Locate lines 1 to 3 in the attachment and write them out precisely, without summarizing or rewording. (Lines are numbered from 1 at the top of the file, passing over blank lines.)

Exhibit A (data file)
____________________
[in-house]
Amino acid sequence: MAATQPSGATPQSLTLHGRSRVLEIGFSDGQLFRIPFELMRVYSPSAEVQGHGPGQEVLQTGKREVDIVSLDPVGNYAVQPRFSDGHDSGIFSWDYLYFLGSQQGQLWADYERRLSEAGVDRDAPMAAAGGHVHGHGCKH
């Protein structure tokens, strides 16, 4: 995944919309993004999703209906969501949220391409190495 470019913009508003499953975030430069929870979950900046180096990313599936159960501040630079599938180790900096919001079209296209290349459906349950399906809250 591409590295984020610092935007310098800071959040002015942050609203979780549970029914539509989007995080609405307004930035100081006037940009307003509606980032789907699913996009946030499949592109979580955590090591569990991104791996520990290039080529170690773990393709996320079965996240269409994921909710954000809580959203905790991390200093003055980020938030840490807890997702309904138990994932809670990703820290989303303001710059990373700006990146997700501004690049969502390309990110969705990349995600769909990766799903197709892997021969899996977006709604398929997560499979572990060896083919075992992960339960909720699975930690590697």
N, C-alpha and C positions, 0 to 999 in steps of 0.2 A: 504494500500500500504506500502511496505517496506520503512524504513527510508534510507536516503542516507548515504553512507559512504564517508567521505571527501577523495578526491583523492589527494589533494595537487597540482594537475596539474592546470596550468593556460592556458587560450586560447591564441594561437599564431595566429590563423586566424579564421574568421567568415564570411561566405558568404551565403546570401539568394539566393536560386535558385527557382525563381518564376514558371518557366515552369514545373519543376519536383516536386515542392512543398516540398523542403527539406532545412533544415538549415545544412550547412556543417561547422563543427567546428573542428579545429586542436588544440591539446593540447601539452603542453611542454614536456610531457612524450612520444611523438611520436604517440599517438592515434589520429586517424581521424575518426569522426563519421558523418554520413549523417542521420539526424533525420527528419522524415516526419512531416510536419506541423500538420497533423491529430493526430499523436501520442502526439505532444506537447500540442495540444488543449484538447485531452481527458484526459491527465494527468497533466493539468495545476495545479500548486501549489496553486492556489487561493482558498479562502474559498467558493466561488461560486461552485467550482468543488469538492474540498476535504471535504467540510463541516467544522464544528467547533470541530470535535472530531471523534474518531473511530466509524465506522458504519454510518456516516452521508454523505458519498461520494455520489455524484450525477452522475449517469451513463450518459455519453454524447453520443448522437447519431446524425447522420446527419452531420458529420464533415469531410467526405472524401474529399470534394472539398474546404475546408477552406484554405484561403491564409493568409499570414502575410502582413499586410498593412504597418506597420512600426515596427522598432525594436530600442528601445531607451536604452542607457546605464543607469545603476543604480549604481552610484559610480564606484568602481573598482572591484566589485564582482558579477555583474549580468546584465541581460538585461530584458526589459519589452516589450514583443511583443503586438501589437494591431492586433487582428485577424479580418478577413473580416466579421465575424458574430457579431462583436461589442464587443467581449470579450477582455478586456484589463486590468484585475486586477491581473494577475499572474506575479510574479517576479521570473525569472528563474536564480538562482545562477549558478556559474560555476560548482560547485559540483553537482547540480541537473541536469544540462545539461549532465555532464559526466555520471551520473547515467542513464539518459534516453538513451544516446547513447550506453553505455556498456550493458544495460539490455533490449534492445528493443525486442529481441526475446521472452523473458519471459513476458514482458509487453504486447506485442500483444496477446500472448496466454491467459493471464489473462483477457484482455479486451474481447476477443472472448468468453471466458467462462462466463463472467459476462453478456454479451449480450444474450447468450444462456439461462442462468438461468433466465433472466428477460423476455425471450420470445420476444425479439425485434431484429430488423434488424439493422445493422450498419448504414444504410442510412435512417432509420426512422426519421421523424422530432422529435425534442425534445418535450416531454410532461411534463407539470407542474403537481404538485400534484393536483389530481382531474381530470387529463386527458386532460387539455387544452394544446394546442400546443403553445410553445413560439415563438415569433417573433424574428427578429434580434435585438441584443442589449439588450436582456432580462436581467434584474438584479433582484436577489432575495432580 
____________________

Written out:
[in-house]
Amino acid sequence: MAATQPSGATPQSLTLHGRSRVLEIGFSDGQLFRIPFELMRVYSPSAEVQGHGPGQEVLQTGKREVDIVSLDPVGNYAVQPRFSDGHDSGIFSWDYLYFLGSQQGQLWADYERRLSEAGVDRDAPMAAAGGHVHGHGCKH
């Protein structure tokens, strides 16, 4: 995944919309993004999703209906969501949220391409190495 470019913009508003499953975030430069929870979950900046180096990313599936159960501040630079599938180790900096919001079209296209290349459906349950399906809250 591409590295984020610092935007310098800071959040002015942050609203979780549970029914539509989007995080609405307004930035100081006037940009307003509606980032789907699913996009946030499949592109979580955590090591569990991104791996520990290039080529170690773990393709996320079965996240269409994921909710954000809580959203905790991390200093003055980020938030840490807890997702309904138990994932809670990703820290989303303001710059990373700006990146997700501004690049969502390309990110969705990349995600769909990766799903197709892997021969899996977006709604398929997560499979572990060896083919075992992960339960909720699975930690590697």